The “Great 1117 Veronese Earthquake” was one of the strongest events that hit Northern Italy in historical times. Many aspects of this earthquake are still debated, but archaeological sources, historical archives, and geological records can help to better understand what had happened near Verona 900 years ago. On 20 January, 2017, a conference on the 1117 Veronese Earthquake took place in Venice, bringing together archaeologists, historians and earth scientists. The presentations were given in Italian, but Paolo Forlin from the Armedea project provides an English summary of the meeting. Read his highly interesting article here. Continue reading “The great 1117 Veronese earthquake – conference summary and slides”

Fault2SHA 3rd Workshop: Role of scaling laws & fault interaction, 2-4 May, 2017, Barcelonnette (France)

The FAULT2SHA Working Group has been formally approved by the European Seismological Commission, at the 35th General Assembly in Sept 2016. The WG core supporters are pleased to announce a new initiative, open to all researchers interested in contributing to discussions on topics that could improve the assessment of seismic hazard. Continue reading “Fault2SHA 3rd Workshop: Role of scaling laws & fault interaction, 2-4 May, 2017, Barcelonnette (France)”

IASPEI Symposium on paleoseismology & paleotsunami studies, Kobe, Japan, 30 July – 4 August, 2017

The Joint Scientific Assembly of the International Association of Geodesy (IAG) and International Association of Seismology and Physics of the Earth’s Interior (IASPEI) will be held in Kobe, Japan from 30 July – 4 August, 2017. Among the scientific sessions, there will be an IASPEI Symposium on paleoseismology and paleotsunami studies.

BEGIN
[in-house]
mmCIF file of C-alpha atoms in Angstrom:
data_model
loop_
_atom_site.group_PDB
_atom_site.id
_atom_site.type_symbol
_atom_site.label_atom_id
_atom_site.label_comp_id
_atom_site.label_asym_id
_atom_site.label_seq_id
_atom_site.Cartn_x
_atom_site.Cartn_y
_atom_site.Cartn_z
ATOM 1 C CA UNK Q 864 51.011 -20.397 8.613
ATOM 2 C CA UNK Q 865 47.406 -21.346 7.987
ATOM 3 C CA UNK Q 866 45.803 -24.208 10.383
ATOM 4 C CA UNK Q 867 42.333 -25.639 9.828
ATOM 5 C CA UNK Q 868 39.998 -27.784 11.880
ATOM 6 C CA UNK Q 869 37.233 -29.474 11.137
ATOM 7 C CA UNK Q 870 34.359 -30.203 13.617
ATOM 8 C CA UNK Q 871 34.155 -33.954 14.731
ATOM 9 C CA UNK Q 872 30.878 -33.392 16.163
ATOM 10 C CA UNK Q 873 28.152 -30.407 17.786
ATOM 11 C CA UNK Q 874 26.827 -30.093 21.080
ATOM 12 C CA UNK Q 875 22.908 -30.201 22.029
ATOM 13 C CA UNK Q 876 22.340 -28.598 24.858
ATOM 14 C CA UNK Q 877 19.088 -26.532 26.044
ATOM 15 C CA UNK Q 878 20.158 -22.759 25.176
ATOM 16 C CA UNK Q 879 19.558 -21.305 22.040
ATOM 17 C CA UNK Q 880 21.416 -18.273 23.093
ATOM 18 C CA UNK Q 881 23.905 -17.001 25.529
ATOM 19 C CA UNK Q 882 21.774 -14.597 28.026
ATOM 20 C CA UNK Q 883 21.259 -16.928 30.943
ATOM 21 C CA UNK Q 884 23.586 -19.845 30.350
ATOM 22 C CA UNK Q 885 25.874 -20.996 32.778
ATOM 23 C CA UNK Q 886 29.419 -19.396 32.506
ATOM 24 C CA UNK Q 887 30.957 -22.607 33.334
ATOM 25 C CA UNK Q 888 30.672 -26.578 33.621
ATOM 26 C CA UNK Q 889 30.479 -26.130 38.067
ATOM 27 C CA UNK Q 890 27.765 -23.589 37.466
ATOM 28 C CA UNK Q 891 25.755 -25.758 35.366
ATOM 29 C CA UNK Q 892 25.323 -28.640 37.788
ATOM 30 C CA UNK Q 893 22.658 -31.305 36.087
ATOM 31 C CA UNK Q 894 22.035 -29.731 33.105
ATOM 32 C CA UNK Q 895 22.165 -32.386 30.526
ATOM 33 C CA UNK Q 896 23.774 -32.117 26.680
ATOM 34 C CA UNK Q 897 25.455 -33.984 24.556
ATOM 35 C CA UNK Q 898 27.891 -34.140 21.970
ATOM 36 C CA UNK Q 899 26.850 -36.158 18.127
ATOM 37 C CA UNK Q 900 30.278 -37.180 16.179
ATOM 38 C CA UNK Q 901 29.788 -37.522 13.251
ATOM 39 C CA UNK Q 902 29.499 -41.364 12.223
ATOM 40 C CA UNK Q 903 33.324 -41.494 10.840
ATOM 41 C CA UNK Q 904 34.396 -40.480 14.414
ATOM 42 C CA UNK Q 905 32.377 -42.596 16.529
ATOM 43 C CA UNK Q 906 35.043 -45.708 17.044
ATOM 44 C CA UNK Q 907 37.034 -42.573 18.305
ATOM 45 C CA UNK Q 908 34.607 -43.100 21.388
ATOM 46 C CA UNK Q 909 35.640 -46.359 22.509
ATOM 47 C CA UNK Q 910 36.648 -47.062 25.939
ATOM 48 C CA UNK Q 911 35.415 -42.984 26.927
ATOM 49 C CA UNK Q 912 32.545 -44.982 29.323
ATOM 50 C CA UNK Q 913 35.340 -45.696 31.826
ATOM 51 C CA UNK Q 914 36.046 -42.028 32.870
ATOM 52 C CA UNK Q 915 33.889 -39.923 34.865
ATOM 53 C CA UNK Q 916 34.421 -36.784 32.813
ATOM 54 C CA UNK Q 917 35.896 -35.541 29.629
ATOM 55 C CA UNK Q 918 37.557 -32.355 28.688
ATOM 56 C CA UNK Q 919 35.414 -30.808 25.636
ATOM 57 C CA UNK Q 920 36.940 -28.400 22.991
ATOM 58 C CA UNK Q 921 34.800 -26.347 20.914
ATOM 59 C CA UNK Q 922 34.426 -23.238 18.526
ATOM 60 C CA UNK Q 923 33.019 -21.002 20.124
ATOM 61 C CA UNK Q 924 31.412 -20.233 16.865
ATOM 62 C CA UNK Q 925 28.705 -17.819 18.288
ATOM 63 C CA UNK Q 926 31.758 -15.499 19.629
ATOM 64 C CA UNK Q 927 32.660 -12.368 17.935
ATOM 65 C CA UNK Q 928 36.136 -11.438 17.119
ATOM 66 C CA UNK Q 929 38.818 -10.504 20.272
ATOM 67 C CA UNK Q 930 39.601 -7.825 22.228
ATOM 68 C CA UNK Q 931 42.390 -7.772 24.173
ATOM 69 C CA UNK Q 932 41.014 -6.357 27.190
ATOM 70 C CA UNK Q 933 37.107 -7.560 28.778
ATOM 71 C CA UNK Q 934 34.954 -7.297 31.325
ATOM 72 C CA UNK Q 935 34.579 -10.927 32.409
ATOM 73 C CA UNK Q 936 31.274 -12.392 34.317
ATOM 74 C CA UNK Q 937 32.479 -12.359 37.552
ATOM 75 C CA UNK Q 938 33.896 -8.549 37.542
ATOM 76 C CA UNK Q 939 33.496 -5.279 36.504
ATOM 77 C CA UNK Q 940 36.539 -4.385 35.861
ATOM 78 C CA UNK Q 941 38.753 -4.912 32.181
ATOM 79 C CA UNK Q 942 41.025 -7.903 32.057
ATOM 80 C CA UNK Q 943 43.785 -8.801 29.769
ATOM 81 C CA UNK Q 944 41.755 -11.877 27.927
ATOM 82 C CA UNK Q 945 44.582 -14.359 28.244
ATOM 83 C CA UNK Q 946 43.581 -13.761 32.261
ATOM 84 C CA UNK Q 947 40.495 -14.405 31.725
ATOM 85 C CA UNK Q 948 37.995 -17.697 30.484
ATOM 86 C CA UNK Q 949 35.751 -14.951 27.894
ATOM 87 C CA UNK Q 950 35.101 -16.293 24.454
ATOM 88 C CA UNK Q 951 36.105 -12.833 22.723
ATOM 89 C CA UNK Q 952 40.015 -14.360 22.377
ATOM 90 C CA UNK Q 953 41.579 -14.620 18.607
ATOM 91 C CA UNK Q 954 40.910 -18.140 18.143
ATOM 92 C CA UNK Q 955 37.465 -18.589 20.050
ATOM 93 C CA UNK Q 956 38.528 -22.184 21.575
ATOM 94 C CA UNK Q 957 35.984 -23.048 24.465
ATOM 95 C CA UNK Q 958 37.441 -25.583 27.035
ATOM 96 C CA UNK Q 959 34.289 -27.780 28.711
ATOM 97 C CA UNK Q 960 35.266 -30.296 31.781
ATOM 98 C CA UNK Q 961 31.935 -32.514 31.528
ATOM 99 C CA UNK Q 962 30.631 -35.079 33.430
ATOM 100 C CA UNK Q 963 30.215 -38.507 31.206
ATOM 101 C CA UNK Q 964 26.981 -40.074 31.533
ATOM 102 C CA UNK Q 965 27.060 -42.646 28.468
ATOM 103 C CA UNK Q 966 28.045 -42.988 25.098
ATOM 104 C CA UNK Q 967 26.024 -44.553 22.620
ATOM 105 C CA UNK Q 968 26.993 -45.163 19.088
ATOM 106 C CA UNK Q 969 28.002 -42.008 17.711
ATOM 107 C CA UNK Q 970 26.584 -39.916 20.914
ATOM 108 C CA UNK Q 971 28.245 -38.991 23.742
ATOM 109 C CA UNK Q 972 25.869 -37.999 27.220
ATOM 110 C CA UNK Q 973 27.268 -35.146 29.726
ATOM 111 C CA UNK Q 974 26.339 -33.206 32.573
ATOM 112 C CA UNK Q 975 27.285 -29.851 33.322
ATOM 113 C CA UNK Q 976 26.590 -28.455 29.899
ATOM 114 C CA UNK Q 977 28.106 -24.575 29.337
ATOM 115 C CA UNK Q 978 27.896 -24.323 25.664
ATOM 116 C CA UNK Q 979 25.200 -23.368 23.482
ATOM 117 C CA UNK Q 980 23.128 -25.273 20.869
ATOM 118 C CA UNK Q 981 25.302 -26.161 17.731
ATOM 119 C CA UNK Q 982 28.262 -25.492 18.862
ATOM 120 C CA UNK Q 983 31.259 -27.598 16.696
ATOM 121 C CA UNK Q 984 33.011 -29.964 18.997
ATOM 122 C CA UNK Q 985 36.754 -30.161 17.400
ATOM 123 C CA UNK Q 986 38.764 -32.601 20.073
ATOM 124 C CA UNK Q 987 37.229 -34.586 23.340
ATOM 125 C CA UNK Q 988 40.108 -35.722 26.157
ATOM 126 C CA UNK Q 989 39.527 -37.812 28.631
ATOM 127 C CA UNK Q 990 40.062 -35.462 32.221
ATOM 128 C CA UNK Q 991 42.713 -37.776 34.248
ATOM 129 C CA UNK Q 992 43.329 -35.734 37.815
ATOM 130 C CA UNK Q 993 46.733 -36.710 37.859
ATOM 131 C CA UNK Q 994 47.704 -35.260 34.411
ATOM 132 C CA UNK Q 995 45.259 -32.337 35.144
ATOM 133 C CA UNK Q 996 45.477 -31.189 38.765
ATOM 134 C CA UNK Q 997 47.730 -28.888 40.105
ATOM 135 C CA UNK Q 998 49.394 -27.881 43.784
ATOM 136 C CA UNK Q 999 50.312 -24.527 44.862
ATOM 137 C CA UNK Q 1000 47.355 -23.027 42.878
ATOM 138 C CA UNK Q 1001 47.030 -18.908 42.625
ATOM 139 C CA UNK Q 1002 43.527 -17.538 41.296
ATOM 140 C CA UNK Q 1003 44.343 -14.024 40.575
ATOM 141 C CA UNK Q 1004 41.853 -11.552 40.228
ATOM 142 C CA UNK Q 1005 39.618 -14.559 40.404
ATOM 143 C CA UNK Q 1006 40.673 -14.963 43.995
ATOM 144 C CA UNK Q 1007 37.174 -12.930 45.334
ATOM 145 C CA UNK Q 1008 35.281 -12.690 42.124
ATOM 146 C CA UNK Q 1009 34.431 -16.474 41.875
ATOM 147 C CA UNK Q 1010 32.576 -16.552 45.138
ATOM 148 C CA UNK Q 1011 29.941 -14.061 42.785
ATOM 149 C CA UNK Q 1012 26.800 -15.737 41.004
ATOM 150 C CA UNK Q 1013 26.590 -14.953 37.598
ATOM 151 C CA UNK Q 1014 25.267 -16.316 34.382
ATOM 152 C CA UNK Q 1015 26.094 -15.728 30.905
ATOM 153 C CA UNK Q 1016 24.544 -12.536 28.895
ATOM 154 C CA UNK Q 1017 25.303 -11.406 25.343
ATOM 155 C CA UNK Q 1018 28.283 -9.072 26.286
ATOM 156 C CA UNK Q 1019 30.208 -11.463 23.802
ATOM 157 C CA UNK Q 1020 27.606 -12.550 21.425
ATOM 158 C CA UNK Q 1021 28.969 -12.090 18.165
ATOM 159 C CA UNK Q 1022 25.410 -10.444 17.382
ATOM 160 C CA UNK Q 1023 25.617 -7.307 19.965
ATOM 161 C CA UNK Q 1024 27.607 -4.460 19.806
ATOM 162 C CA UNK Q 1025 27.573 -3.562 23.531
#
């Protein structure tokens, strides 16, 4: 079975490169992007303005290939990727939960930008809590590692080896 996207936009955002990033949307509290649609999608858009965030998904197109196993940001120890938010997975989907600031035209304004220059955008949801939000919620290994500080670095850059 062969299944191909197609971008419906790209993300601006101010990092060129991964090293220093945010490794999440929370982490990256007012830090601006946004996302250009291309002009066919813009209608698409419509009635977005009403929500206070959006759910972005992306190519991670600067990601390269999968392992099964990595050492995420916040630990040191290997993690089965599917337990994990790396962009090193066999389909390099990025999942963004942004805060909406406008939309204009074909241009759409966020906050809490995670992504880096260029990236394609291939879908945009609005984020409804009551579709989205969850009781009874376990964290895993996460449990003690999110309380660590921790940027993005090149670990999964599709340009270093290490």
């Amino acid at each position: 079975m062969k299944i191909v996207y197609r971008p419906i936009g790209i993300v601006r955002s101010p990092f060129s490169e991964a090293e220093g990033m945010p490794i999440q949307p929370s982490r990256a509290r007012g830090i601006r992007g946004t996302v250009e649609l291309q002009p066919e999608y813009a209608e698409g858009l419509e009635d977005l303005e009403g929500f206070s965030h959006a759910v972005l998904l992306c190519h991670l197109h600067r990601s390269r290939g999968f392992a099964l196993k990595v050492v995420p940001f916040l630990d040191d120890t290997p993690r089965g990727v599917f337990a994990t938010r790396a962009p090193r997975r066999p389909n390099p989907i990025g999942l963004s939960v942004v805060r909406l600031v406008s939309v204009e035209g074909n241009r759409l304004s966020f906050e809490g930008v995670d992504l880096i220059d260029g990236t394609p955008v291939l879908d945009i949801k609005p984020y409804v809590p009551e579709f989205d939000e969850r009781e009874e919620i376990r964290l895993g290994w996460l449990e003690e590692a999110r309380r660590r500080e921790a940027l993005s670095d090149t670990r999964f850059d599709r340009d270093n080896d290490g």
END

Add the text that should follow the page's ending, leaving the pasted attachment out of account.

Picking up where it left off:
Continue reading “IASPEI Symposium on paleoseismology & paleotsunami studies, Kobe, Japan, 30 July – 4 August, 2017”

New papers on paleoseismology, tsunami, and active tectonics (Feb 2017)

This year has already seen a good amount of publications that might be interesting for the paleoseismicity community. Since it’s still rather unpleasant outside (at least here in the UK), why not lean back in your comfy chair, drink a cup of tea and read some exciting new science? Today we have interesting papers on old earthquakes, seismic hazard, paleoseismology, speleoseismology, the ESI-scale, fault physics, tsunamis, and space geodesy. Plus, tectonic lunomorphology – fault scarps on the moon. Enjoy reading! Continue reading “New papers on paleoseismology, tsunami, and active tectonics (Feb 2017)”

New dates for 2017 PATA Days in NZ: 13 – 16 November, 2017

We are pleased to announce new dates for the 2017 PATA Days Meeting: Monday 13th – Thursday 16th November, 2017.

The meeting will be held in Blenheim, at the top of the South Island, at the northern end of the Marlborough Fault System and 30 km above the southern Hikurangi subduction zone. The first full day of the meeting will be a field trip to view some of the northern fault ruptures of the 2016 Kaikoura earthquake. This will be followed by three days of talks and presentations at conference venues in Ward and Blenheim. Meeting attendees are advised to arrive in Blenheim by the 12 November, and to arrange accommodation in Blenheim for 5 nights (12 – 17 November). There will also be an optional post-meeting field trip from Friday 17 – Sunday 19 November. The post-meeting field trip will start in Blenheim and finish in Christchurch. The meeting is supported by INQUA and the main annual event of the IFG EGSHaz.

We look forward to welcoming you to New Zealand and sharing some science from our recently very active plate boundary. Find more information at the official conference website: https://www.gns.cri.nz/Home/News-and-Events/Events/PATA Continue reading “New dates for 2017 PATA Days in NZ: 13 – 16 November, 2017”